Hackers use new “double-headed beast” Trojan to steal $4m from US banks in just 3 days
Hackers combine two powerful Trojans to create a new sinister malwareGetty Images

In early April, a new Trojan offspring emerged to wreck havoc on the financial world. Two potent kinds of malware, Gozi ISFB and Nymaim, were combined by hackers to create a "double-headed beast" called GozNym to steal $4m US banks in just a matter of days.

The Trojan, identified by IBM X-Force Research, is believed to have stolen millions from 24 American and Canadian banks in just three days. IBM security researchers have speculated that the hackers responsible for developing the new Trojan and for the theft could have possibly hailed from Eastern Europe, an area known for cybercrime activity.

IBM security advisor Limor Kessem told Threatpost: "GozNym is an extremely stealthy Trojan combining the best of both Nymaim and Gozi ISFB to create a very problematic threat. The attack numbers for GozNym have been extremely high given it's only been around since April." Kessem added, "Together these two Trojans work much more effectively than apart."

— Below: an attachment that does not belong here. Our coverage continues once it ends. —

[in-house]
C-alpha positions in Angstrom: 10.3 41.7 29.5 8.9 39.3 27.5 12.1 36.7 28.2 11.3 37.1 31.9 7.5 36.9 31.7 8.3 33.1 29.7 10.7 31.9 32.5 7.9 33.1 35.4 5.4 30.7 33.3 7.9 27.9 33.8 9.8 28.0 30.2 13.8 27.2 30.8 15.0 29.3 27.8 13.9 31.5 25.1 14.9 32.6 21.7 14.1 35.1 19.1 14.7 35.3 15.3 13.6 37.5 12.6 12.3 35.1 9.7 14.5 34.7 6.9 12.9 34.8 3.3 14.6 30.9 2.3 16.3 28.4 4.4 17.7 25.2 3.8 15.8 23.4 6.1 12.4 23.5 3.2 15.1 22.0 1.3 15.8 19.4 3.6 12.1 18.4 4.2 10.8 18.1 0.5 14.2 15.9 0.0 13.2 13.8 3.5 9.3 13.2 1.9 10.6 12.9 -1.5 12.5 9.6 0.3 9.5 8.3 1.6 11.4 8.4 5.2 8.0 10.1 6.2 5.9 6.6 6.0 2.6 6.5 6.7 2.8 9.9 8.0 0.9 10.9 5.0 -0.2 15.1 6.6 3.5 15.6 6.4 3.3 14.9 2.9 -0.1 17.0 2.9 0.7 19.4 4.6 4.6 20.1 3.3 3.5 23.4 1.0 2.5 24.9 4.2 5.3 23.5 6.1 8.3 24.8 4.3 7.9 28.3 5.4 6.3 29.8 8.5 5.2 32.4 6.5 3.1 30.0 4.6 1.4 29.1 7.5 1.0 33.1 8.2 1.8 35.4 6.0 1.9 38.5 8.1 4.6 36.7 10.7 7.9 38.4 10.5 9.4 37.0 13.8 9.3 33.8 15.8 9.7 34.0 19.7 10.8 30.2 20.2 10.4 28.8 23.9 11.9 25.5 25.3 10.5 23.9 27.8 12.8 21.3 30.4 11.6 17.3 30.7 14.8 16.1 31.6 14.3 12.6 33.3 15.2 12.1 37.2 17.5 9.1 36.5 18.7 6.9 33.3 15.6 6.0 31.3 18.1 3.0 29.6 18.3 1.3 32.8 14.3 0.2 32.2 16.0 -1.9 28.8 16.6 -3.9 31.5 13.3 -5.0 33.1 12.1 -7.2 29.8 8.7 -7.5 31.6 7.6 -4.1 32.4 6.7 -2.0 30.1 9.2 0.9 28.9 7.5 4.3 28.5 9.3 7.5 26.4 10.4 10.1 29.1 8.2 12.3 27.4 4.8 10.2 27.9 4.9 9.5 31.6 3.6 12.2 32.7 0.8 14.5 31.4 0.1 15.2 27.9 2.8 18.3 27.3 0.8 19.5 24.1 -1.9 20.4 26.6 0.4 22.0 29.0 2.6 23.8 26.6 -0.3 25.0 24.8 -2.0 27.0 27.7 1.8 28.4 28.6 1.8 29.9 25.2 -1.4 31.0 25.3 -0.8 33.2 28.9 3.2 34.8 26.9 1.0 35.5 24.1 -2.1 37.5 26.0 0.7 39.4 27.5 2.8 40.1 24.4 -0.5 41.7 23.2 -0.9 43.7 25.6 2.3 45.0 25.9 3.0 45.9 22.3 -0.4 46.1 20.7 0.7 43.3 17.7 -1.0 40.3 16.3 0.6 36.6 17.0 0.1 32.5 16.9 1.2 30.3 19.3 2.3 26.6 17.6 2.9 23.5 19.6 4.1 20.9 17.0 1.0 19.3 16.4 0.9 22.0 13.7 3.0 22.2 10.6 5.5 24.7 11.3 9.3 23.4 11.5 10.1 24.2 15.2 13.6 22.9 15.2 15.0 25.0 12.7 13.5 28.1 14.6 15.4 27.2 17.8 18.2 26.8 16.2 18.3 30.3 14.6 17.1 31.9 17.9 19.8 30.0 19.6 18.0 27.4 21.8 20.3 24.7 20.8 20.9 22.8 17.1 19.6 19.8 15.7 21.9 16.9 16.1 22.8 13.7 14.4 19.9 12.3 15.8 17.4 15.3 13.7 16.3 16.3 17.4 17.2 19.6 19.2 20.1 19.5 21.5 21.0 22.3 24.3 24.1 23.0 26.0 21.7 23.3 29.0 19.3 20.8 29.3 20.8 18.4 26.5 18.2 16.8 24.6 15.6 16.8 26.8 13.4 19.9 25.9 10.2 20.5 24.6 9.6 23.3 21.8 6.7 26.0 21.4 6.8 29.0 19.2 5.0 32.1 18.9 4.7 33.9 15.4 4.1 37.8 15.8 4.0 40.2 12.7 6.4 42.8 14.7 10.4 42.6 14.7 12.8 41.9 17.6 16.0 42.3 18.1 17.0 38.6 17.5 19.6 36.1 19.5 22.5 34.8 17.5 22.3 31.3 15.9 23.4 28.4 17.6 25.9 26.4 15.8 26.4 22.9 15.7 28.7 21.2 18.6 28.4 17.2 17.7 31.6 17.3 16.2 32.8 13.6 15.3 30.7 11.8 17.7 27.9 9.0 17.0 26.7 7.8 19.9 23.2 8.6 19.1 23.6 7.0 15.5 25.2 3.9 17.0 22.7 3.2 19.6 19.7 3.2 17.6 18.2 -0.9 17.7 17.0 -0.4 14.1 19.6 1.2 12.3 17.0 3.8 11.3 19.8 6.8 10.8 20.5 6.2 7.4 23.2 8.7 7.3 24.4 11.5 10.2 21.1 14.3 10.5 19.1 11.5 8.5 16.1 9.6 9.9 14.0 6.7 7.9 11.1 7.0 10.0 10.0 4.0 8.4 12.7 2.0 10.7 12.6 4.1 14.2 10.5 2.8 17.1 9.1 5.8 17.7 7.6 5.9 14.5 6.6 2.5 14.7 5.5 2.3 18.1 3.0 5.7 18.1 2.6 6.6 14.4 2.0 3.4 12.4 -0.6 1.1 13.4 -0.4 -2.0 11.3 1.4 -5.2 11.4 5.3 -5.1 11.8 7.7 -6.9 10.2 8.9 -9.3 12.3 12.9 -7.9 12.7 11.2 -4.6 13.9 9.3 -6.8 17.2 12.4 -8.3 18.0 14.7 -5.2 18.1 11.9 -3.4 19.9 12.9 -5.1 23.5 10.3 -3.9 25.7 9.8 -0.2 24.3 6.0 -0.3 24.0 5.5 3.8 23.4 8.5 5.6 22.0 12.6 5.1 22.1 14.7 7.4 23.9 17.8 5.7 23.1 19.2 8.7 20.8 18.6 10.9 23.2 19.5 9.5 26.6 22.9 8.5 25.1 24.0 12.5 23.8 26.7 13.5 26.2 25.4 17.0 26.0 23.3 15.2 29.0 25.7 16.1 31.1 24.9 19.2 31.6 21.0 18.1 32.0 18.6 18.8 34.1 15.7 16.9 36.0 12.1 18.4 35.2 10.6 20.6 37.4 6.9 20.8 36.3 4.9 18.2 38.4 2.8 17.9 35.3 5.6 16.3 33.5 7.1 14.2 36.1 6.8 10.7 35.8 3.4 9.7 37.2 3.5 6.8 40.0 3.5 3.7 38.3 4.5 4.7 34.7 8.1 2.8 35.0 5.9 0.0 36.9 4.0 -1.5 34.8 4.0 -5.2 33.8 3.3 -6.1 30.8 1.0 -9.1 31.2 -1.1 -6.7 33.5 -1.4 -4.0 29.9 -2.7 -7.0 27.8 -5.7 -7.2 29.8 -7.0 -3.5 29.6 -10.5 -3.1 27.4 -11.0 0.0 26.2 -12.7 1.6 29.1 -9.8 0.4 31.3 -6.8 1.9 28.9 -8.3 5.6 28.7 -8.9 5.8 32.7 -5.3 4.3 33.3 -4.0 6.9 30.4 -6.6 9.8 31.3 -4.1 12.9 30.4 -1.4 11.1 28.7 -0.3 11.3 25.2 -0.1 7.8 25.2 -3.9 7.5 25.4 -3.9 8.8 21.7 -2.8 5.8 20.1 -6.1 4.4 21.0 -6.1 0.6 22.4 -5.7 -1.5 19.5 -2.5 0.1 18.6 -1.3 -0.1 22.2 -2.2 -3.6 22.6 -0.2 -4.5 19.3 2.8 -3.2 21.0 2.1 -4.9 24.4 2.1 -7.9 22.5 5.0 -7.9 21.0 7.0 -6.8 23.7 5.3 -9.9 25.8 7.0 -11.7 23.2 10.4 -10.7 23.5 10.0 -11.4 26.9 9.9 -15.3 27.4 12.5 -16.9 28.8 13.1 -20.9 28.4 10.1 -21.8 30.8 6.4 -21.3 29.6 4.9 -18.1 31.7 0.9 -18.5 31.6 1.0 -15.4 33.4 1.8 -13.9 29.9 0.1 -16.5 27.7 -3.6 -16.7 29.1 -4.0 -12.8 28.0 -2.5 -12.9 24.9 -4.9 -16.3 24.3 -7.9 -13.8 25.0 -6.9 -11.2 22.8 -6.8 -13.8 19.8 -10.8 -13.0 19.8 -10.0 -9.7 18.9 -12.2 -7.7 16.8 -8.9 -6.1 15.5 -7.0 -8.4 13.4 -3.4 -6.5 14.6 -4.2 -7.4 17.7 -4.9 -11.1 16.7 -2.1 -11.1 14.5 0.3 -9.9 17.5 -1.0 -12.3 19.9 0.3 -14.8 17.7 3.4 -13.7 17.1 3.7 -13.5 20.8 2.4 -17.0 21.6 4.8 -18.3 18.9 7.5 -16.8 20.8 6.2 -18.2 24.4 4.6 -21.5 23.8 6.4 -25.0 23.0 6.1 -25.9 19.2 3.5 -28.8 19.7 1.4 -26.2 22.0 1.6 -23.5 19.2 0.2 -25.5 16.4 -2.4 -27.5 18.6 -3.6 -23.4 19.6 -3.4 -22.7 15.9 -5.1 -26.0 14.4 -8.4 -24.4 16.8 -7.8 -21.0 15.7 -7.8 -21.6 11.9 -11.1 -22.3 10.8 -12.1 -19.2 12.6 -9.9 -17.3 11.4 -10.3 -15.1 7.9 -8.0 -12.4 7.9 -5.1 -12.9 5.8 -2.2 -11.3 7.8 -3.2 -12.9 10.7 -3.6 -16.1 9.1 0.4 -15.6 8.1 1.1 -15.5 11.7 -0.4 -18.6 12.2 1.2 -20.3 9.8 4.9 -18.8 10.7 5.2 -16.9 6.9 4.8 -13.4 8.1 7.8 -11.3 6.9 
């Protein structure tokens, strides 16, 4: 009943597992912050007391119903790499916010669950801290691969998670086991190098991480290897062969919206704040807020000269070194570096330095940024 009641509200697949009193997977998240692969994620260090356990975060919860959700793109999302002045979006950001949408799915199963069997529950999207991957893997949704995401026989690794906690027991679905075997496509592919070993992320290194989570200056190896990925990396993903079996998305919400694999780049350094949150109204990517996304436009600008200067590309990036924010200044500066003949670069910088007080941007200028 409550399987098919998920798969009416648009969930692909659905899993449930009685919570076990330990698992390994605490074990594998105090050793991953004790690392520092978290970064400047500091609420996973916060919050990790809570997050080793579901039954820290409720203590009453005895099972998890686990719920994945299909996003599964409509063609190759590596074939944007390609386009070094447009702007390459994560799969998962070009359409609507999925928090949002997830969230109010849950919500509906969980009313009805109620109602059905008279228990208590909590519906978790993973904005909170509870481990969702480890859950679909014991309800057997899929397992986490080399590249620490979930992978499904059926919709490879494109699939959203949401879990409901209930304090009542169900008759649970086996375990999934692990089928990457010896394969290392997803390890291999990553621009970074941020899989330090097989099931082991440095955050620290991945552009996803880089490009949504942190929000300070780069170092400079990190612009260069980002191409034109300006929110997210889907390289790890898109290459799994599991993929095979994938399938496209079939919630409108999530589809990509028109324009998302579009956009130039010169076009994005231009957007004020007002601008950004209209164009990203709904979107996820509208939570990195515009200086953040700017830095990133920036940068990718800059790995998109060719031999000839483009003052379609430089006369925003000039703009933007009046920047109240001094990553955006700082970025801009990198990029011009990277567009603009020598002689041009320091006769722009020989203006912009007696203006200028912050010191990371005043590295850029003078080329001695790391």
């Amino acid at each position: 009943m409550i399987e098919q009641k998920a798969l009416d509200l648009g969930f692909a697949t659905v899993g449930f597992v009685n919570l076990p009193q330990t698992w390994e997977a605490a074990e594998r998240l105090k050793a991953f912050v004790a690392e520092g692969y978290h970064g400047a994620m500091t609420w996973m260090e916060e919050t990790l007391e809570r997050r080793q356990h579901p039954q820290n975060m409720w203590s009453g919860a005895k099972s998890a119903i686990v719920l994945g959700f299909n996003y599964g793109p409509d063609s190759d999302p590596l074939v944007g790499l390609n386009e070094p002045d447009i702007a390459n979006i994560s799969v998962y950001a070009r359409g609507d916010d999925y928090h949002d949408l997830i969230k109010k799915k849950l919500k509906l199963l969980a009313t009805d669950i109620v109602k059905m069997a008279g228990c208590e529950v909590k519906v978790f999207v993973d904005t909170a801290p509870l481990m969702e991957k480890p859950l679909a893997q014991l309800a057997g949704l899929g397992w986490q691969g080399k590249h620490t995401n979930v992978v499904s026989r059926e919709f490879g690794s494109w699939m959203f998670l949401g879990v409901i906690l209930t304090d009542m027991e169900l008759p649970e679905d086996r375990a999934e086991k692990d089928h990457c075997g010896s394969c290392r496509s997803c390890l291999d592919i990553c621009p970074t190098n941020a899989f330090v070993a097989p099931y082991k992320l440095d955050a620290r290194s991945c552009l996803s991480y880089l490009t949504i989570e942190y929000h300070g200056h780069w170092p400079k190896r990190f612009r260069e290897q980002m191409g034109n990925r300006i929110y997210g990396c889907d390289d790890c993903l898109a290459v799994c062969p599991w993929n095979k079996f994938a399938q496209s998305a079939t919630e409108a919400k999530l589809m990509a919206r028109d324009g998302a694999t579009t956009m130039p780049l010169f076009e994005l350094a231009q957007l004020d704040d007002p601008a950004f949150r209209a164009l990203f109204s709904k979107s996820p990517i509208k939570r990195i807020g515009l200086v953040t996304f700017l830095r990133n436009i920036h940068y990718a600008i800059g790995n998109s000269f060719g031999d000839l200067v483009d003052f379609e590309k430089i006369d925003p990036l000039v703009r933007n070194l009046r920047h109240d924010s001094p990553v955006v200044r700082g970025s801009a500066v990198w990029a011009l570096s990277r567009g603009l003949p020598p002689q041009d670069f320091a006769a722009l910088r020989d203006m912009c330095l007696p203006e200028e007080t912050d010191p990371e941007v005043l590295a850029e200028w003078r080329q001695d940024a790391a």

An anonymous source said that while GozNym was also found to be active in Asia and Europe, it only appeared to target American banks involved in overseas operations, the Forbes reported.

The new Trojan is reportedly being spread via malware-infected emails, which then allow hackers to scan and access the victim's browser, gain access to their data and credentials and break into their bank accounts.

Origins of Gozi ISFB and Nymain

The Gozi Trojan has been active since 2007 and was well-known for stealing SSL data. It was used extensively for directing cyberattacks at banks. The Nymaim Trojan made its appearance in 2013 and was classified as a ransomware. However, the source code for both Trojans was leaked, which eventually led to malicious third-party hackers combining the two to create the GozNym.

A marked increase in cyberattacks has been noticed by various international governments. The latest controversy surrounding the Panama Papers leak is now also believed to have been due to a hack on the Mossack Fonseca law firm's servers. As cybercriminals work on evolving their attacks, governments and private financial entities are now scrambling to shore up their defences against online threats.